Published in the Daily Star on 8 Mar 2009.
On that day, no soul shall be wronged; and you shall not be rewarded aught but that which you did. (The Quran, 36: 54).
Surah Yasin is usually recited in Muslim households when someone passes away. The above-quoted ayaat from the surah has been in my mind lately. I want to believe those words, not just in the promised day of reckoning, but here and now, in this People’s Republic of ours.
Published in the Forum (September 2008 )
American elections have always fascinated me — somewhat analogous to the suspense and the excitement of seeing an Olympic race, with the added benefit of following it for several months and then watching the finale over a bowl of pop-corn or chanachur, depending on whether I am over there or at home.
The fact that I am not an American and cannot vote gives me more reason to take only an “academic” interest in US’s elections, with the implicit notion that it is not going to make too much of a difference as to who wins or loses — they are all beholden to the same interest groups anyway.
This time, however, my personal experience in following the race has been strikingly different — I feel that the stakes for the world may be much higher than any of us may imagine. The results of the US’s elections this year will have far-reaching consequences on peace and stability across the globe, and Bangladesh will inevitably be affected as well. Continue reading
Published in the Daily Star (14 mar 2008)
Death by assassination confers a saintly halo, especially on this subcontinent with a craving for dynasties, heroes, fathers and kings. Consider the hosannas for Benazir Bhutto in, of all places, the Bangla media. And now will that halo transfer to Zardari as the new emperor-king of the family business known as PPP.
The western Benazir fetish is comprehensible because she wore comforting markers (pitch-perfect English, British governess, convent schooling, Harvard/Oxford degree). A “kleptocrat in Hermes scarves,” but she was still “one of us.” But should we on this side of the border know the Bhutto legacy a little better? Continue reading
Published in the Forum (December 2007)
Genocide denial is a phenomenon that crops up to challenge almost every accepted case of genocide. The genocide committed by the Pakistan army during the Bangladesh Liberation War of 1971 is no exception. Because of the scale of the atrocities in 1971 against a civilian population of 70 million people, it has proved impossible for genocide deniers to claim that the atrocities did not occur. Instead, they have focused on two tactics used to deny most genocides: that the magnitude of the killings was not that great, and that the Pakistan army had no systematic policy of genocide. Continue reading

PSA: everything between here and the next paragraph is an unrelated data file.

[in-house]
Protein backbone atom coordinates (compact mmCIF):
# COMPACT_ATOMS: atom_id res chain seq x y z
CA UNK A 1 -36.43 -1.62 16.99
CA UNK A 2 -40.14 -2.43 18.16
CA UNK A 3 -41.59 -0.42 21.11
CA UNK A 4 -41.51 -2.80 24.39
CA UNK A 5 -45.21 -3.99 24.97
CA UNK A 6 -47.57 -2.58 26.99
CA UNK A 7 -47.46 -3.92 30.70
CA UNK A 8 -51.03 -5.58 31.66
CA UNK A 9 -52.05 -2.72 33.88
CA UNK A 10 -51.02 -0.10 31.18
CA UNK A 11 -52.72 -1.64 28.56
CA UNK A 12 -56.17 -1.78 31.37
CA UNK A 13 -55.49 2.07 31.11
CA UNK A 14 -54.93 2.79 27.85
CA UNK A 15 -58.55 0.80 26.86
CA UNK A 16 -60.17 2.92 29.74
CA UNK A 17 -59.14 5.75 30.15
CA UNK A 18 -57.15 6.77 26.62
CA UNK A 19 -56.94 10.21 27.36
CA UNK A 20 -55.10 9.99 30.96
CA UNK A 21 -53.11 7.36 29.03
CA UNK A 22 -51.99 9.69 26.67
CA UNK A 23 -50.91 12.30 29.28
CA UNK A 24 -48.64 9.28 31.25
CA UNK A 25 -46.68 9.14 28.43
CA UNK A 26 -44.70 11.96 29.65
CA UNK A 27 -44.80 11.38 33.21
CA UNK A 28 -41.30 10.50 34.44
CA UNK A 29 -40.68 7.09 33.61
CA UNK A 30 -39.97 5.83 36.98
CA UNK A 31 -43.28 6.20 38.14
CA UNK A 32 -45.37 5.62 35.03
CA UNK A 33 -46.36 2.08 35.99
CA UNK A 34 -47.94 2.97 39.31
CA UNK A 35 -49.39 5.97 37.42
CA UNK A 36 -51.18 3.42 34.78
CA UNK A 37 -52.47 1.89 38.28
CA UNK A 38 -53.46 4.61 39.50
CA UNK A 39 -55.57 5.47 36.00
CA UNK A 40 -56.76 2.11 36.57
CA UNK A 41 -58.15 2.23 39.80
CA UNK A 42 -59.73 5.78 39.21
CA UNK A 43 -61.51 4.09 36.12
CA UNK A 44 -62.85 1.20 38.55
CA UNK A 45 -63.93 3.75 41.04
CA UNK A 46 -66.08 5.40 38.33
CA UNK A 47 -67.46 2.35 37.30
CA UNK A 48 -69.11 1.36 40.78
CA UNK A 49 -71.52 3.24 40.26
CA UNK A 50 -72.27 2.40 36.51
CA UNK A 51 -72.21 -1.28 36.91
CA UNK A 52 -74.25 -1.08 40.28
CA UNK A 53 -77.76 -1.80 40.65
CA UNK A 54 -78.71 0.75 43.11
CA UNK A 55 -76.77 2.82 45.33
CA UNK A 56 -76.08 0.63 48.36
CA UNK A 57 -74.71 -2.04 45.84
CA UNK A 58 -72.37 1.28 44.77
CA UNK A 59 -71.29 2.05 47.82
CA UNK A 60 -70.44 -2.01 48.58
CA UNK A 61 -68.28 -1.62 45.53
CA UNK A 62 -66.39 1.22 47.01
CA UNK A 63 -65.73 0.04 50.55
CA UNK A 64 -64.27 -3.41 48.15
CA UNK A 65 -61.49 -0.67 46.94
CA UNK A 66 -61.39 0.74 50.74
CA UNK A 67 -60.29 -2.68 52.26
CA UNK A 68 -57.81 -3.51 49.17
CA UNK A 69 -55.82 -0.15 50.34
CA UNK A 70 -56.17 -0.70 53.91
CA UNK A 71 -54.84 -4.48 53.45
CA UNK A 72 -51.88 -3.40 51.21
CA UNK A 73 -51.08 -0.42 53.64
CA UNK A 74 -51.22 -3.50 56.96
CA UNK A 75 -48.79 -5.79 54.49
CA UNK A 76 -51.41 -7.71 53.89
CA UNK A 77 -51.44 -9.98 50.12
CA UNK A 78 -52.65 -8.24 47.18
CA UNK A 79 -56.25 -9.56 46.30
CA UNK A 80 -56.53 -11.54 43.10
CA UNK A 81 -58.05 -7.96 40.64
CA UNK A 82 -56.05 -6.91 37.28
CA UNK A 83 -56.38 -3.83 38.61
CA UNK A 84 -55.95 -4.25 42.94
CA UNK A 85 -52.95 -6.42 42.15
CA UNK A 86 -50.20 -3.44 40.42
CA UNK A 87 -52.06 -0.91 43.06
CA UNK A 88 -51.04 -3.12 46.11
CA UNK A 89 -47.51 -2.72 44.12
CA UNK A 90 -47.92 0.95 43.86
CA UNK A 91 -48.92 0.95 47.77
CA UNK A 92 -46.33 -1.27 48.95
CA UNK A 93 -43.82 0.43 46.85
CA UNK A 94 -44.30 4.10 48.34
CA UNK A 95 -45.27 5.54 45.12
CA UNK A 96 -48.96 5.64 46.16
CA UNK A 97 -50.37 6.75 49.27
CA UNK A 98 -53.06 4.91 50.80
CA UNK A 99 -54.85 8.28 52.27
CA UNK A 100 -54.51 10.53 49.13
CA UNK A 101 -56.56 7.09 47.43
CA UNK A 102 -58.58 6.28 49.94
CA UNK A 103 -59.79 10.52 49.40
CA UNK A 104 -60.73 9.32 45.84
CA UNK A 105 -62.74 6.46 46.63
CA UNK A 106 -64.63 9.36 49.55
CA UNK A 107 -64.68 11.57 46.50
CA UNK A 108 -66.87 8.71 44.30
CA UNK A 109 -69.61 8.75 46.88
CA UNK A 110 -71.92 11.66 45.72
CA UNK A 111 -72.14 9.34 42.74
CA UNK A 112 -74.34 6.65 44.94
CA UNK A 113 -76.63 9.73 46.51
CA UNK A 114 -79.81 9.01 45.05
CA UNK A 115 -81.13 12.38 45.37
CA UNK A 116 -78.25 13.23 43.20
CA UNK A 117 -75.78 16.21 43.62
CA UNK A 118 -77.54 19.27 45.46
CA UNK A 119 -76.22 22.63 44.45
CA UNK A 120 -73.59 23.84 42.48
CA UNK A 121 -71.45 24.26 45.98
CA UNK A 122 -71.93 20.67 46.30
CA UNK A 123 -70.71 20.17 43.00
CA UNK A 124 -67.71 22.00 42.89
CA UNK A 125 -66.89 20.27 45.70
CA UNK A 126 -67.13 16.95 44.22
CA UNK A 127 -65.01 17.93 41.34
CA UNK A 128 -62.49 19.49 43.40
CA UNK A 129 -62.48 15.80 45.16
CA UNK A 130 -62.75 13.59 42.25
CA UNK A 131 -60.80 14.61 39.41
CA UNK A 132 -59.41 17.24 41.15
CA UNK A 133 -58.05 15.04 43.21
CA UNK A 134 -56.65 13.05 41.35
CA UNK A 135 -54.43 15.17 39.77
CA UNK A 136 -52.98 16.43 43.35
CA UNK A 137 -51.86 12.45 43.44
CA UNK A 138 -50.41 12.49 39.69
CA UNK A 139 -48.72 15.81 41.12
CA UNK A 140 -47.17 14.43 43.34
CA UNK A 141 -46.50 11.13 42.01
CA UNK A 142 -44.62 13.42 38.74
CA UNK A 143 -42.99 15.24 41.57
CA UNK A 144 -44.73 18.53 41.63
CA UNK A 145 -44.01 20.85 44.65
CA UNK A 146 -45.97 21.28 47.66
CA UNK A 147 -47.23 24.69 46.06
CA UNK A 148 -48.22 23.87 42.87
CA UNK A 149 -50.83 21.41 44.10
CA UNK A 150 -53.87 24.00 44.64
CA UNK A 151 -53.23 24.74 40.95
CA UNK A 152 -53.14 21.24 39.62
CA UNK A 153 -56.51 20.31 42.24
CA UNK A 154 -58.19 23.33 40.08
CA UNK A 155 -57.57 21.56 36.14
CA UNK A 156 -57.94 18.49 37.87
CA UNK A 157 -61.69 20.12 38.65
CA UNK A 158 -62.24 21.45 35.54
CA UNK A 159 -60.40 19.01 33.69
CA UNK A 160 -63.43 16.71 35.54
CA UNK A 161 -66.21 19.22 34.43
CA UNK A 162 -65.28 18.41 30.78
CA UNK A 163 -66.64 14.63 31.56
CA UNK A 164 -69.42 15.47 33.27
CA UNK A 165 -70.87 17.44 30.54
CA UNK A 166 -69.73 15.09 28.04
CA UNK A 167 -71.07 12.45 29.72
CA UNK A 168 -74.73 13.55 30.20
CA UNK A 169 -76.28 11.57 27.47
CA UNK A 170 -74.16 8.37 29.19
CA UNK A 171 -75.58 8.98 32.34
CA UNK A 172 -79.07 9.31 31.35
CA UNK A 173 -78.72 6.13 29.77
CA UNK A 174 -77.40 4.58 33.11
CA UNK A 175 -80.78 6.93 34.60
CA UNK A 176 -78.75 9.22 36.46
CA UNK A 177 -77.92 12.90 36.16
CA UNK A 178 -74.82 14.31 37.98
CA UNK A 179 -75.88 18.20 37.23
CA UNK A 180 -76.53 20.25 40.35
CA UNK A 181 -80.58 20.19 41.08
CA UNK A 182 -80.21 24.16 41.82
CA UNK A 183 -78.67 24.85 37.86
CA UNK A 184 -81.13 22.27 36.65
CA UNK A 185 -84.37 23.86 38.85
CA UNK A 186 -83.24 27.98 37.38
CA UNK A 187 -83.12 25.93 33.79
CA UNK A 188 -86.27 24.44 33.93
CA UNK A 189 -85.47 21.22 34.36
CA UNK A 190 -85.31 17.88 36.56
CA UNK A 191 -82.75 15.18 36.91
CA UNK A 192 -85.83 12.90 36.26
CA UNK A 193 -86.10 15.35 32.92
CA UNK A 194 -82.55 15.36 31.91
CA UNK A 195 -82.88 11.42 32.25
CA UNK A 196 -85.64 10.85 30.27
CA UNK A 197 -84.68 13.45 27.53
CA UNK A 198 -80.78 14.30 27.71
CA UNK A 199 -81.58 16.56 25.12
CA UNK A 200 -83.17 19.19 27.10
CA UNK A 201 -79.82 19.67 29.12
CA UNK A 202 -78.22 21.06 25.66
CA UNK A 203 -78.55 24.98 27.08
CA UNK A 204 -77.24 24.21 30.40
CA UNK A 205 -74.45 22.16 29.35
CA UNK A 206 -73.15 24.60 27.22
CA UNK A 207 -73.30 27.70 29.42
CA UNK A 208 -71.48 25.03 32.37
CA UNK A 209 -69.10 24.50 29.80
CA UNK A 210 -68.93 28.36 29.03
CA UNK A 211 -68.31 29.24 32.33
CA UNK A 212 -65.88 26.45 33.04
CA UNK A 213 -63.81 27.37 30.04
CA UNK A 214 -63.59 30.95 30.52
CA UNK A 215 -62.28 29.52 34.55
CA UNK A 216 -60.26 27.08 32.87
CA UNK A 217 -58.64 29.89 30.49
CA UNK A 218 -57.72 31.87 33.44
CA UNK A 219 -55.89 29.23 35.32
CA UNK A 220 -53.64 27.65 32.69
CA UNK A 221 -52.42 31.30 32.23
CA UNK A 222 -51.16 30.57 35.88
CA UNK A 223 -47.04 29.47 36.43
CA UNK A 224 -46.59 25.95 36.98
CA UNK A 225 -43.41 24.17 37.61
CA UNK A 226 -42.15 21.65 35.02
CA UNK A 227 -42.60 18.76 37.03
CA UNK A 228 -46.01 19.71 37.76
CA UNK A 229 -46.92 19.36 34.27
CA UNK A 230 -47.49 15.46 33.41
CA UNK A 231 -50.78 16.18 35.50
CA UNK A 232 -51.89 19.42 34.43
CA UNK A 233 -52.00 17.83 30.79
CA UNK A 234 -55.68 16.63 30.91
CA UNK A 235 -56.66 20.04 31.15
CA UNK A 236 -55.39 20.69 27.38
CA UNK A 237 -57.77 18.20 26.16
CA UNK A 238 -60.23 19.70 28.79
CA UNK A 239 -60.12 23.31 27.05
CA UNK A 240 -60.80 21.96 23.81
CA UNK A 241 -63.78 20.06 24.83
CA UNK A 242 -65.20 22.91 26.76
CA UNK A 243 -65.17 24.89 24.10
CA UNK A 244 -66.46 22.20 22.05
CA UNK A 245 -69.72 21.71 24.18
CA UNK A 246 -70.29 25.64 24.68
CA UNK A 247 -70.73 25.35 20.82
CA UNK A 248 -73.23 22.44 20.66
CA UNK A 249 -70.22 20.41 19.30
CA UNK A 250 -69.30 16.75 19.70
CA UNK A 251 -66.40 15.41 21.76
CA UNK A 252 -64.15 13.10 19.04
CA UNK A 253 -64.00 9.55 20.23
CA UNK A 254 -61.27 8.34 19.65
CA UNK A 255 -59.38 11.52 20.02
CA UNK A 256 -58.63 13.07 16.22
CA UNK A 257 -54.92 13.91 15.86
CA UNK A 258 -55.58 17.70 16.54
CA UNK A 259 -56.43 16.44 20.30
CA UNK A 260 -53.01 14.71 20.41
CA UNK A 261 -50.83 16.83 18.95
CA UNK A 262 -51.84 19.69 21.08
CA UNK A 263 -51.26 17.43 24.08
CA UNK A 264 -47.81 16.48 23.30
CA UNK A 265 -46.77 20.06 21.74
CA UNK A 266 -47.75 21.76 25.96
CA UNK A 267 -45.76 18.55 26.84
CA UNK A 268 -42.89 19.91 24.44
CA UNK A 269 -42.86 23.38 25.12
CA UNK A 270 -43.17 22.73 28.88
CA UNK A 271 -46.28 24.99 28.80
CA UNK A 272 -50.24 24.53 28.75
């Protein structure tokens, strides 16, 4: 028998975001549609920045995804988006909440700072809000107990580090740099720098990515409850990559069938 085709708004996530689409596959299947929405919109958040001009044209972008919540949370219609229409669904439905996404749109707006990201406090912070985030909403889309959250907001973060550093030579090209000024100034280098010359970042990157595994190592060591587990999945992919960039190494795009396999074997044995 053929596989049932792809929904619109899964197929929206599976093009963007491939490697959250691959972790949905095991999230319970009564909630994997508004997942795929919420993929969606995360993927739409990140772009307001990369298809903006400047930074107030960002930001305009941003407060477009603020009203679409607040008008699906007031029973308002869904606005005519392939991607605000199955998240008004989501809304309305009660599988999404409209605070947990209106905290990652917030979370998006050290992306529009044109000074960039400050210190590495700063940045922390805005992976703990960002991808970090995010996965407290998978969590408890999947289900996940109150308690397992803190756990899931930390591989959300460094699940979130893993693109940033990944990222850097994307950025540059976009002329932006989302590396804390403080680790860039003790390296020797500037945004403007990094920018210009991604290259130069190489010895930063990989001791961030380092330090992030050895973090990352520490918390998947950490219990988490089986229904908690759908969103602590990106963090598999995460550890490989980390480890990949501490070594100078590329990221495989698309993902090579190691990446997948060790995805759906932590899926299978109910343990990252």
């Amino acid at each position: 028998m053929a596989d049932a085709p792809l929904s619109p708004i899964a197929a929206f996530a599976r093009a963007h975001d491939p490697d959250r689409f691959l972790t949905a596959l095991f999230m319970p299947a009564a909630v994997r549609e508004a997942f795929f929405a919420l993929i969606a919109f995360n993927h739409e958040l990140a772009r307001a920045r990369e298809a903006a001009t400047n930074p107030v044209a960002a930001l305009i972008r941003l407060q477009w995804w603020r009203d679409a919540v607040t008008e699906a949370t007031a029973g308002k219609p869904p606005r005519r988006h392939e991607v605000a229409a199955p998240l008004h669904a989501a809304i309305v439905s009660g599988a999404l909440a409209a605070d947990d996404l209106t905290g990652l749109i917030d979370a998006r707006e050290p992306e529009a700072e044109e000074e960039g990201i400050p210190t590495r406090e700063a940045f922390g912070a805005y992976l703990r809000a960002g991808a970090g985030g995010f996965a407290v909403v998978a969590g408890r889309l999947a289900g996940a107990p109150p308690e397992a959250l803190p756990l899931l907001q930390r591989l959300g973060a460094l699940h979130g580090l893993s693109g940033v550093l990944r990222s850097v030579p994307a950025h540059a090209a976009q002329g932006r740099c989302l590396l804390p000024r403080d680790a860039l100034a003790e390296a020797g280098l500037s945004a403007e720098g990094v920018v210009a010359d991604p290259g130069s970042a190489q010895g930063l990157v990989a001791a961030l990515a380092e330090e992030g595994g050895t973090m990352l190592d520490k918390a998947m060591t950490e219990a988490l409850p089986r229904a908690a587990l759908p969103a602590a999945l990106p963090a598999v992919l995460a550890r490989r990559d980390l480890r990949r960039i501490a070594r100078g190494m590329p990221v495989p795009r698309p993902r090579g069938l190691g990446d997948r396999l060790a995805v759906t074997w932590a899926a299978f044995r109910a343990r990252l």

Published in the Forum (September 2007)
It was the weeks after the 1991 cyclone that ravaged coastal Bangladesh. Although international relief had just started pouring in, there was an intense demand for oral re-hydration salt (ORS) and ready-made dry food in the flood-affected areas.
This prompted the student union leaders of Chittagong Medical College to organise a mass ORS-making project. A group of students first started making ORS on a row of tables at the student union office and, within a day, the line of students willing to volunteer became so long that the project capacity had to be increased 10-fold, and oral saline packet production ran non-stop 24 hours a day.
As the news spread through the town, Continue reading
Published in the Forum (August 2007)
The writer reflects upon what he learned making the film and in attending screenings of it in several cities across the world
One boat, 42 lives; 17 dead, 25 waiting to die — they have been floating on the sea for about 10 days without food or water. One looks at another as potential “food” and wonders which part of a dead-body may be easier to swallow, while another uses his last breath to look for something sharp enough to cut up a dead-body.
This was the experience that a group of young Bangladeshis had to go through as they undertook an illegal journey in early 2005 to reach Spain. Continue reading
Published in Daily Star (June 5, 2007)
On May 31, the US 9th Circuit Court of Appeals issued the mandate that ended convicted killer AKM Mohiuddin Ahmed’s asylum appeals and made him deportable from the United States. However, the long saga has moved from the courts to the political arena after a congressman introduced a private bill to issue Mohiuddin a green card.
The rationale presented in the bill needs discussion both in the United States and Bangladesh; and it is time to explore whether the United States government should be actively sheltering a convicted murderer. Continue reading